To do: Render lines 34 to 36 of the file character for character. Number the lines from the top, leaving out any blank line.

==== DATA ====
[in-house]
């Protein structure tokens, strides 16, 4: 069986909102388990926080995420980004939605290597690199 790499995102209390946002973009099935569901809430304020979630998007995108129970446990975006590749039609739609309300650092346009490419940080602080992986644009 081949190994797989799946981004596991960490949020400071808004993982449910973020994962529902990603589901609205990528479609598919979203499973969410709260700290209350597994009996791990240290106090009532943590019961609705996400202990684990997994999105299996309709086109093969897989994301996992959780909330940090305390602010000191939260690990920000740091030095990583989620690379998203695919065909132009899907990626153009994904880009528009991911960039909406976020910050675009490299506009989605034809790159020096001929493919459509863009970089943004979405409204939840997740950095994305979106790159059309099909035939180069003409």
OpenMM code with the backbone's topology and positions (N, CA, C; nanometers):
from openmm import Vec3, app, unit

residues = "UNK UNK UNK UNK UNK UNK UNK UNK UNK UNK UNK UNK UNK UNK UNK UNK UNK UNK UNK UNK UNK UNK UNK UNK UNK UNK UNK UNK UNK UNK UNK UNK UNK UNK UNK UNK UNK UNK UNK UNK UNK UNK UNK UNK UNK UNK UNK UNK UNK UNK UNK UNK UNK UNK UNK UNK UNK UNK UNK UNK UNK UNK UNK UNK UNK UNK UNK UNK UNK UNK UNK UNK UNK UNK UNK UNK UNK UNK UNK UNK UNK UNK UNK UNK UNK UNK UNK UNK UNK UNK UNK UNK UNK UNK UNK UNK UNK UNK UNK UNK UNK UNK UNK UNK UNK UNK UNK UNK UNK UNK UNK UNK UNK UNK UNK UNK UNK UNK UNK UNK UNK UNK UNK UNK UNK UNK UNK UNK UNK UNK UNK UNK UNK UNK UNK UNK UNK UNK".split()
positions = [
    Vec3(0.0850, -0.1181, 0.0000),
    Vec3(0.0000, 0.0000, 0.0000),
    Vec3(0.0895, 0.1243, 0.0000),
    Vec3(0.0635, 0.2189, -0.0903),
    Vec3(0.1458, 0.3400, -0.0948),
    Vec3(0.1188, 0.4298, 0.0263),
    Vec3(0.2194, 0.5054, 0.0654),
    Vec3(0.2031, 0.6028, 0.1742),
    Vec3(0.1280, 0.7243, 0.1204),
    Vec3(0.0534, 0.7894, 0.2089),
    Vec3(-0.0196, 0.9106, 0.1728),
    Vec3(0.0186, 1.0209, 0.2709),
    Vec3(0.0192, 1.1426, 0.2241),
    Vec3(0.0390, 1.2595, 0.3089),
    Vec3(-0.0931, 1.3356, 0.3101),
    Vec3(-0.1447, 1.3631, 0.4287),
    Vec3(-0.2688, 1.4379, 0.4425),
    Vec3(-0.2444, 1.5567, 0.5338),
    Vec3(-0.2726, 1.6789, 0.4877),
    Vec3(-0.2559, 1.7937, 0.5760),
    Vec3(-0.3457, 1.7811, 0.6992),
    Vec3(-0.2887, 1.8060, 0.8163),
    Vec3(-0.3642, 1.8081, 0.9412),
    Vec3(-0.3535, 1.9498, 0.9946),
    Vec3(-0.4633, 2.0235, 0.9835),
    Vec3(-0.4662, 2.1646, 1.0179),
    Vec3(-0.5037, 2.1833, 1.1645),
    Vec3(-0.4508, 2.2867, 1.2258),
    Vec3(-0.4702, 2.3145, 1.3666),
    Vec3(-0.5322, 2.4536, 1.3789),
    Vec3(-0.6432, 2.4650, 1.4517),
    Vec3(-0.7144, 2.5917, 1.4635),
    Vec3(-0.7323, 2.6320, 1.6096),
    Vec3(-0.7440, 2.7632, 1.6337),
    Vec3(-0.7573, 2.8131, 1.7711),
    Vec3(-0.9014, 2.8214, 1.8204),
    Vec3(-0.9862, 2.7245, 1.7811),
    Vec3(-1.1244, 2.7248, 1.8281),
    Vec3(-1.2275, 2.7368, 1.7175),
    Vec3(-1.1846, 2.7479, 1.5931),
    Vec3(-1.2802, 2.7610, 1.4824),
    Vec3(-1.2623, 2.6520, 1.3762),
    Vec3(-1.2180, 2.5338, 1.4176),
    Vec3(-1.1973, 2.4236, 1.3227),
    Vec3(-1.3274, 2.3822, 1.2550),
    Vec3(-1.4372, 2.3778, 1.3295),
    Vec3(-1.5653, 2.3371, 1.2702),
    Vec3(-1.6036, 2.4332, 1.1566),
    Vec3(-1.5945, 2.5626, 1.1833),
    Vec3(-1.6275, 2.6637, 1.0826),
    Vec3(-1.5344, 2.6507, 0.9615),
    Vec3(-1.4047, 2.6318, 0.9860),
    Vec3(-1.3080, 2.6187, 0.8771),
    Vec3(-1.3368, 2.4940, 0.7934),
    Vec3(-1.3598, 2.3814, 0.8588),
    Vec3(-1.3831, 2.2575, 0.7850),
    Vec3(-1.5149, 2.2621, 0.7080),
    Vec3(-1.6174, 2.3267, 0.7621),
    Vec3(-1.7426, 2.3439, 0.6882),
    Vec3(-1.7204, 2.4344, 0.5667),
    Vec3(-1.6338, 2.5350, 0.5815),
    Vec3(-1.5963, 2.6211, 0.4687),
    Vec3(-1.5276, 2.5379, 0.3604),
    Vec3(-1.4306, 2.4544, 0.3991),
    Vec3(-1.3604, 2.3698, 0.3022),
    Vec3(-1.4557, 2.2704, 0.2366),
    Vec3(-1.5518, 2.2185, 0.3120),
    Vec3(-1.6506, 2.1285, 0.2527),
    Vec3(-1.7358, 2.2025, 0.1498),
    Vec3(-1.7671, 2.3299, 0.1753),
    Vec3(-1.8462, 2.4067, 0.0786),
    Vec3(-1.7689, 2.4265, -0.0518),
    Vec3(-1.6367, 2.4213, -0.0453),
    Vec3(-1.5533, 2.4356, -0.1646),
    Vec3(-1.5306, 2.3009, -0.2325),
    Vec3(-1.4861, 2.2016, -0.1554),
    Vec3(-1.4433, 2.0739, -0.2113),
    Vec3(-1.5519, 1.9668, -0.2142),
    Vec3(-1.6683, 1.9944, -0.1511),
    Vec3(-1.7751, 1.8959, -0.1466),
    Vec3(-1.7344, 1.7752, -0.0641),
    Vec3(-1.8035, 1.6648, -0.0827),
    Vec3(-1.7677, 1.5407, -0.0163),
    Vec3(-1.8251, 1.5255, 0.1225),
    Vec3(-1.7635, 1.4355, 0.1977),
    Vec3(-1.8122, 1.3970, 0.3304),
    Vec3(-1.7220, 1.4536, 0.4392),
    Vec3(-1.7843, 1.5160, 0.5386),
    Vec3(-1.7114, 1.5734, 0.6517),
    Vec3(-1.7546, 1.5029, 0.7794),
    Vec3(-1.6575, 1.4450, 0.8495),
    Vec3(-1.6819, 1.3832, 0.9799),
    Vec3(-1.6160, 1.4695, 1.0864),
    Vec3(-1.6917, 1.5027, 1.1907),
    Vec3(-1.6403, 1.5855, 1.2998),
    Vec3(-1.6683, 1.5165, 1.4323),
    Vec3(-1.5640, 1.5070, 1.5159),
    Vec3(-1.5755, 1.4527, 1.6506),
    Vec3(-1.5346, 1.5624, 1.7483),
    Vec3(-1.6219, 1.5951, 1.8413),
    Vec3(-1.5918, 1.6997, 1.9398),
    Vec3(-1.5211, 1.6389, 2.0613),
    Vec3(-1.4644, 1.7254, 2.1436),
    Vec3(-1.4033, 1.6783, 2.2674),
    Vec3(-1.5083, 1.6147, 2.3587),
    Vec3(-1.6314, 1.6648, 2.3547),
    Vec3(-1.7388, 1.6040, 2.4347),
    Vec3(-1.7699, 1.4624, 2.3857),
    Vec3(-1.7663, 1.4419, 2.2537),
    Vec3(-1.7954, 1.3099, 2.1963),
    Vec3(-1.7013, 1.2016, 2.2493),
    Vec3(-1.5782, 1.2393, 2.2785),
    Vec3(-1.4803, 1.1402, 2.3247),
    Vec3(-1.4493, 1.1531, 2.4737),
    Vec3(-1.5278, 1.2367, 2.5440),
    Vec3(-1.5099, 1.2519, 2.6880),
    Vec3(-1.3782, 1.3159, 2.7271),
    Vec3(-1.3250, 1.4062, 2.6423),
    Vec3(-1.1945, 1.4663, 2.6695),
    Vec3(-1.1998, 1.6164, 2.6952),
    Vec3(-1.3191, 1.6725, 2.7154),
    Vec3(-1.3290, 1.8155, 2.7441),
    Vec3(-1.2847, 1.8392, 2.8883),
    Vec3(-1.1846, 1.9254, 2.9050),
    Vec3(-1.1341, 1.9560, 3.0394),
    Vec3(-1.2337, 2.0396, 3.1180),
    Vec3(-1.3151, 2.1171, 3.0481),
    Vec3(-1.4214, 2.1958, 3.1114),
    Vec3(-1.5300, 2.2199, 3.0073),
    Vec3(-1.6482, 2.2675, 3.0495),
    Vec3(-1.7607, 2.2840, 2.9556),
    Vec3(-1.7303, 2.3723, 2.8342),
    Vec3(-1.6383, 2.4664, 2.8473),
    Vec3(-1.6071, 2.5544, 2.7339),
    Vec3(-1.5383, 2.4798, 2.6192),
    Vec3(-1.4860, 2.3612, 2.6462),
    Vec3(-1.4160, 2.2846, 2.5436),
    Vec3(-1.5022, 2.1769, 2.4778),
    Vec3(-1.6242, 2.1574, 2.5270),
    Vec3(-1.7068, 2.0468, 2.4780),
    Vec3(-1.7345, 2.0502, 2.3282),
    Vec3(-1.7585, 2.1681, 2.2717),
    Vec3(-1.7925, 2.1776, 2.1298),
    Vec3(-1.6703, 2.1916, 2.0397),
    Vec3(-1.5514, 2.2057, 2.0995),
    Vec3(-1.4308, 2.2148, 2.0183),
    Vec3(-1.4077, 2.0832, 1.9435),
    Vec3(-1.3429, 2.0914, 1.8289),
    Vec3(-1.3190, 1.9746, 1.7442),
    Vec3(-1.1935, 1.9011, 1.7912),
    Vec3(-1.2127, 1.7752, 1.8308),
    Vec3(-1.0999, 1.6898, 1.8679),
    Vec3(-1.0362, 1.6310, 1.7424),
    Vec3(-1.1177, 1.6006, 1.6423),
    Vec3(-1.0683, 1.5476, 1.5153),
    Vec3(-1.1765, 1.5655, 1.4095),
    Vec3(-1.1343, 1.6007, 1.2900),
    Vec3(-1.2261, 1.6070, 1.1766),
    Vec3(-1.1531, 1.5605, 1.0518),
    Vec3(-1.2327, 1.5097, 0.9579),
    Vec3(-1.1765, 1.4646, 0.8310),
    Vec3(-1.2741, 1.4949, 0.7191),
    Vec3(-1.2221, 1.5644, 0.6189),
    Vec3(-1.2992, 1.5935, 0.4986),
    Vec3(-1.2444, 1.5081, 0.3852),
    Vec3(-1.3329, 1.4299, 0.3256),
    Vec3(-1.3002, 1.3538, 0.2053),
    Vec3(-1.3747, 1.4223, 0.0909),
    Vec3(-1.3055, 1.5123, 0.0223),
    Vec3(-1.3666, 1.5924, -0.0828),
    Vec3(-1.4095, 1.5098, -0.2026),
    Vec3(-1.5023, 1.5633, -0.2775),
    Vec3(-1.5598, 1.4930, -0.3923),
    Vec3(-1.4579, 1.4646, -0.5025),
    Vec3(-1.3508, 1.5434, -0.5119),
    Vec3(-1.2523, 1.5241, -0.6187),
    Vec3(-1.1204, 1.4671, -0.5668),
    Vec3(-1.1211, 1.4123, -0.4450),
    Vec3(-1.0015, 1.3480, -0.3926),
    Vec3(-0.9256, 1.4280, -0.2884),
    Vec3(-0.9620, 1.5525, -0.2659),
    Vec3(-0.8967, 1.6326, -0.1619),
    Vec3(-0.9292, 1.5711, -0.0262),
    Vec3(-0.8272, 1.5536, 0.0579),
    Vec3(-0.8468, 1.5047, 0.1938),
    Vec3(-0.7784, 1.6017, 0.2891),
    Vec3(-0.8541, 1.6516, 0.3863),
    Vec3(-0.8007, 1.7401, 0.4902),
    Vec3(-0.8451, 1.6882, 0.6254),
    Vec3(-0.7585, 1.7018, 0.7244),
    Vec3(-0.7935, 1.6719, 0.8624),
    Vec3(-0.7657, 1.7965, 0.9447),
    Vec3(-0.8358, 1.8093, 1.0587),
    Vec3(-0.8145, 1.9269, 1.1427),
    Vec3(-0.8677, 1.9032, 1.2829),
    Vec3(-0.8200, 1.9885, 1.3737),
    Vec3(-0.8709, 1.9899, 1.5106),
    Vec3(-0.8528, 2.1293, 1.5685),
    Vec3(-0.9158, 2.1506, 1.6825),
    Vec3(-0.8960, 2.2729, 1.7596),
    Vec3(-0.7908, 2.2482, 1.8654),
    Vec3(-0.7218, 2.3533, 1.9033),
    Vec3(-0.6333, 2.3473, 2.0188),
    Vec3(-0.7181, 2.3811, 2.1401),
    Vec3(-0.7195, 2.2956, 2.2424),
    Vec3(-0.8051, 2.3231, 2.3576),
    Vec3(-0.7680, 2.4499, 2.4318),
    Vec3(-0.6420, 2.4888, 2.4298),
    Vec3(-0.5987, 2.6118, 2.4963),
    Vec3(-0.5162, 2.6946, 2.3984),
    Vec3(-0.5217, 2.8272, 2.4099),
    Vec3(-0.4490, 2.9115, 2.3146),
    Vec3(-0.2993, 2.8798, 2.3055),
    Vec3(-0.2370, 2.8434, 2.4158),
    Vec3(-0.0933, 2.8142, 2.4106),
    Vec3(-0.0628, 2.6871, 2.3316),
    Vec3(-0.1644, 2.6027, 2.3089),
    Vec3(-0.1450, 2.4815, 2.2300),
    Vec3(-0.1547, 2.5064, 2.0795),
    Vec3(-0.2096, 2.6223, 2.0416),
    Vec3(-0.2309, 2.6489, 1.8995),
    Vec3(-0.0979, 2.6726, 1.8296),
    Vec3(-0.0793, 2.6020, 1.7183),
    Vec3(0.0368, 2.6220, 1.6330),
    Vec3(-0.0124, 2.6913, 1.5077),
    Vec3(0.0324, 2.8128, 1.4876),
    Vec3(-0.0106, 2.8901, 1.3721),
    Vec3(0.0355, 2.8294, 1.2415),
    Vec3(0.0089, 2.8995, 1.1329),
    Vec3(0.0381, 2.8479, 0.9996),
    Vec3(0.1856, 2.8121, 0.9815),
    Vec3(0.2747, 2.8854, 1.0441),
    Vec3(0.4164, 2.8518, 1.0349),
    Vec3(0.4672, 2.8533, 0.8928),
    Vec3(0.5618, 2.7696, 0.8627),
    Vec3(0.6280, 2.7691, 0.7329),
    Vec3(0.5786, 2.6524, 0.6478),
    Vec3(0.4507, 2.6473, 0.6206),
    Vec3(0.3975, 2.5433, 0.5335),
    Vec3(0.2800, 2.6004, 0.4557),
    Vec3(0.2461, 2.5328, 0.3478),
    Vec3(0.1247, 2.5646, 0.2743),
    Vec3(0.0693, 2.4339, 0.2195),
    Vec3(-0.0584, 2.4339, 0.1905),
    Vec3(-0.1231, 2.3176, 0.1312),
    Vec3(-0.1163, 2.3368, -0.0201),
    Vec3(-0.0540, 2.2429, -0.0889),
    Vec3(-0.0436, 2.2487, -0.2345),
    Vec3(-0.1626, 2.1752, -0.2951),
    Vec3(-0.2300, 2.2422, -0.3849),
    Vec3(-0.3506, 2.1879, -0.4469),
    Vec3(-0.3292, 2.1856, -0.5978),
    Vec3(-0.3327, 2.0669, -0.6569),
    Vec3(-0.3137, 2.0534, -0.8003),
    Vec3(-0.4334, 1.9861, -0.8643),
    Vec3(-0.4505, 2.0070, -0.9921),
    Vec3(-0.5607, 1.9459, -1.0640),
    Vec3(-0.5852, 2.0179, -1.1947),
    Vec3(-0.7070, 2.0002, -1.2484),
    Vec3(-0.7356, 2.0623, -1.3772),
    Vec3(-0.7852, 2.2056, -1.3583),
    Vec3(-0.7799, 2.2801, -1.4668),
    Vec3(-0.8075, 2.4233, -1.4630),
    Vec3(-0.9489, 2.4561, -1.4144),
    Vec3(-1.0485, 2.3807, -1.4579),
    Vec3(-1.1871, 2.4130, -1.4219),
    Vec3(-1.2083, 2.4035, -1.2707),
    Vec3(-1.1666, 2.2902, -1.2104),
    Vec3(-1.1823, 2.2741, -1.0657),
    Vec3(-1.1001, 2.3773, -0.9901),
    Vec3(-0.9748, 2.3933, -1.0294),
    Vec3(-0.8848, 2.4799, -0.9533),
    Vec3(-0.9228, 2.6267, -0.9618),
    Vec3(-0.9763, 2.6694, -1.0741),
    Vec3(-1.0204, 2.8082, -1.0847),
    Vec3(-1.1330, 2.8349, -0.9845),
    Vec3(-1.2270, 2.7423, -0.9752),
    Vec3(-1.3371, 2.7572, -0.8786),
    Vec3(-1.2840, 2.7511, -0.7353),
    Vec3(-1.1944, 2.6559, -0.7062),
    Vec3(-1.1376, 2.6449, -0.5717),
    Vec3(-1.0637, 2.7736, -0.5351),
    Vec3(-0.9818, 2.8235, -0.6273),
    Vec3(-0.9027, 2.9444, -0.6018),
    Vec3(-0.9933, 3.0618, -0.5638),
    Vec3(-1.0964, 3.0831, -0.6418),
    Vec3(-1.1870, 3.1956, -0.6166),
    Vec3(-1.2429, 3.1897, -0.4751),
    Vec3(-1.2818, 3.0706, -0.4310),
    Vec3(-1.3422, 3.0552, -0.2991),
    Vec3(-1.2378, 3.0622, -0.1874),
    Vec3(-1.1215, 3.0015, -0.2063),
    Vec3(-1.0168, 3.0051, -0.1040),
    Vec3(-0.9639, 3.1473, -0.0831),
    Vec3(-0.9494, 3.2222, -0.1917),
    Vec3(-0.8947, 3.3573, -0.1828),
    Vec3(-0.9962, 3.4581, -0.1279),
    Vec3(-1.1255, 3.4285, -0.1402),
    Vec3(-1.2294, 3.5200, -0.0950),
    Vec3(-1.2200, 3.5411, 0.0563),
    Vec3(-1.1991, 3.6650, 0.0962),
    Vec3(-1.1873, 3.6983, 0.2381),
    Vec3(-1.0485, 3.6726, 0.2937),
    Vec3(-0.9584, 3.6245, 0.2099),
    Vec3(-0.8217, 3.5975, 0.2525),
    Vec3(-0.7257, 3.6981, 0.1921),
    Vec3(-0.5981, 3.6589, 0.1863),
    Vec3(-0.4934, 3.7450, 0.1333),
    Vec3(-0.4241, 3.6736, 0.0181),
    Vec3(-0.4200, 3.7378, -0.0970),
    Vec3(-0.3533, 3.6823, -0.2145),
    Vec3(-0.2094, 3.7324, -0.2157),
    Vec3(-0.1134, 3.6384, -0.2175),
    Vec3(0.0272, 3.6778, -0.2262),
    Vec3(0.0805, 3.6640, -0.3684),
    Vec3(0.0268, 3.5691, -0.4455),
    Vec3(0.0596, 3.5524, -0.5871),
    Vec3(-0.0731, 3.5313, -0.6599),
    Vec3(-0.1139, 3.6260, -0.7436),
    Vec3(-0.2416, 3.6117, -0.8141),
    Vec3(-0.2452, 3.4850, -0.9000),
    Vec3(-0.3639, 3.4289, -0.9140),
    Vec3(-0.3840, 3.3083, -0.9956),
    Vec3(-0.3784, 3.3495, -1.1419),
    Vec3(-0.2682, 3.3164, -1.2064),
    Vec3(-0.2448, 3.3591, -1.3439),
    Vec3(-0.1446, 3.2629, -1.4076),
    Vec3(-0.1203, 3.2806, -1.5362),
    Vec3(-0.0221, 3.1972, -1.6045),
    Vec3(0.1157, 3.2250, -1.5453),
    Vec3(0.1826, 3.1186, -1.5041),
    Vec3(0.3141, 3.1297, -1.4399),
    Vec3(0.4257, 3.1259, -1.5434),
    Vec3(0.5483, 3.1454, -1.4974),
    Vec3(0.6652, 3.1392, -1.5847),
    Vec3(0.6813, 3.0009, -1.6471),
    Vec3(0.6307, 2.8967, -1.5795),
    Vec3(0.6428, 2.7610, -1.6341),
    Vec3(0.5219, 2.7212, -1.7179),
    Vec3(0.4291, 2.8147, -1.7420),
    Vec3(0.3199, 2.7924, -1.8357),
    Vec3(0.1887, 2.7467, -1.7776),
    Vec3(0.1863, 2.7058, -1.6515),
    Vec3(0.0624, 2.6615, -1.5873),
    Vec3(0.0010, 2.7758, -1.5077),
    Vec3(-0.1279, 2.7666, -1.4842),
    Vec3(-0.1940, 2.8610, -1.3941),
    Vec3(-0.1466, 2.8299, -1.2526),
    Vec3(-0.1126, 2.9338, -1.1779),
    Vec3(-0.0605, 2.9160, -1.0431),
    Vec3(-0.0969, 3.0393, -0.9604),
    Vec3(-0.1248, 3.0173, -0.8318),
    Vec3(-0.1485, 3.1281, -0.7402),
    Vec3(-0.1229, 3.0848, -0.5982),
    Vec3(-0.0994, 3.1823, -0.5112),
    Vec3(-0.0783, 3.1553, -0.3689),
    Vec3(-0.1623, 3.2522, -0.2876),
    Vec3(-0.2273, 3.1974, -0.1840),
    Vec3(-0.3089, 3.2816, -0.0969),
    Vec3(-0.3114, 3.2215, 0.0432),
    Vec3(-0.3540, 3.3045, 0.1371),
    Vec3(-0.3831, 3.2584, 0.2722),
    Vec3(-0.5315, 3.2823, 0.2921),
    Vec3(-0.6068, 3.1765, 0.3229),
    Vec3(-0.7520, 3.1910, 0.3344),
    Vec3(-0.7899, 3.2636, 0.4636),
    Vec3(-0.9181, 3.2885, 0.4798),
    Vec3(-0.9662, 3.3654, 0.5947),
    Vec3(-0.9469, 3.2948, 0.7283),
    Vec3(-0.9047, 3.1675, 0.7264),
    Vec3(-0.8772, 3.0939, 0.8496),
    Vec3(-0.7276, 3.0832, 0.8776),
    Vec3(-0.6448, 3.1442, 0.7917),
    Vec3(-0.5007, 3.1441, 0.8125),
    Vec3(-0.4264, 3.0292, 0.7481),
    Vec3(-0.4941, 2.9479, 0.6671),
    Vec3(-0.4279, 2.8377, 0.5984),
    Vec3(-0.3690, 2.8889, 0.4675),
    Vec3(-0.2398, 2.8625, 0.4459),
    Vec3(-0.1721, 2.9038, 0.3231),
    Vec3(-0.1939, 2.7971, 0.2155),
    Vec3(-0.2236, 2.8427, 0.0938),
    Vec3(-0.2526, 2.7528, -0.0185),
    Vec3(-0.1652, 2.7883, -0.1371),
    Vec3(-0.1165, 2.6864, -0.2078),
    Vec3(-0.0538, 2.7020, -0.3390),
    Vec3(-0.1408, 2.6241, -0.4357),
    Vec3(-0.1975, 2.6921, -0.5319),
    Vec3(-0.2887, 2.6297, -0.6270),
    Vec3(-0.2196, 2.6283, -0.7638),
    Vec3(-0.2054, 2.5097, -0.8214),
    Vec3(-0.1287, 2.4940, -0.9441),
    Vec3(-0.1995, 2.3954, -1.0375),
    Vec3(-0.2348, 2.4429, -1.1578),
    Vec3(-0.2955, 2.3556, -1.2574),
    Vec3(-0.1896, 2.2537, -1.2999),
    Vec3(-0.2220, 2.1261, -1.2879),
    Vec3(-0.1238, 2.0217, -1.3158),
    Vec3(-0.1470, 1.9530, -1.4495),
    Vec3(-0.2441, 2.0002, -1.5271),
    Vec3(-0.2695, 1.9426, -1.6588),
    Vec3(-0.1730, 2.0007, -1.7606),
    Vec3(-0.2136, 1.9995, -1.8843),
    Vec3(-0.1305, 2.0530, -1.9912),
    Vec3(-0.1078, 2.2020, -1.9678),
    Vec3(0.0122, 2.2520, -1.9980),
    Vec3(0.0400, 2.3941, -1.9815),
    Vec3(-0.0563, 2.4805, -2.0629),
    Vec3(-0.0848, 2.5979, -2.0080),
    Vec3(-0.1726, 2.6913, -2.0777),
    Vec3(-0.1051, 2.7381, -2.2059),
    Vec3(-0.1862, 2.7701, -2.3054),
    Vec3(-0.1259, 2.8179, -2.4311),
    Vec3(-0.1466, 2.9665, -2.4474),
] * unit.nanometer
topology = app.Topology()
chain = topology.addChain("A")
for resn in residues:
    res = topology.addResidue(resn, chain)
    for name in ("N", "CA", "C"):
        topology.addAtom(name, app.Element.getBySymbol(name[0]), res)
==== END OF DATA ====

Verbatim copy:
    Vec3(-0.4508, 2.2867, 1.2258),
    Vec3(-0.4702, 2.3145, 1.3666),
    Vec3(-0.5322, 2.4536, 1.3789),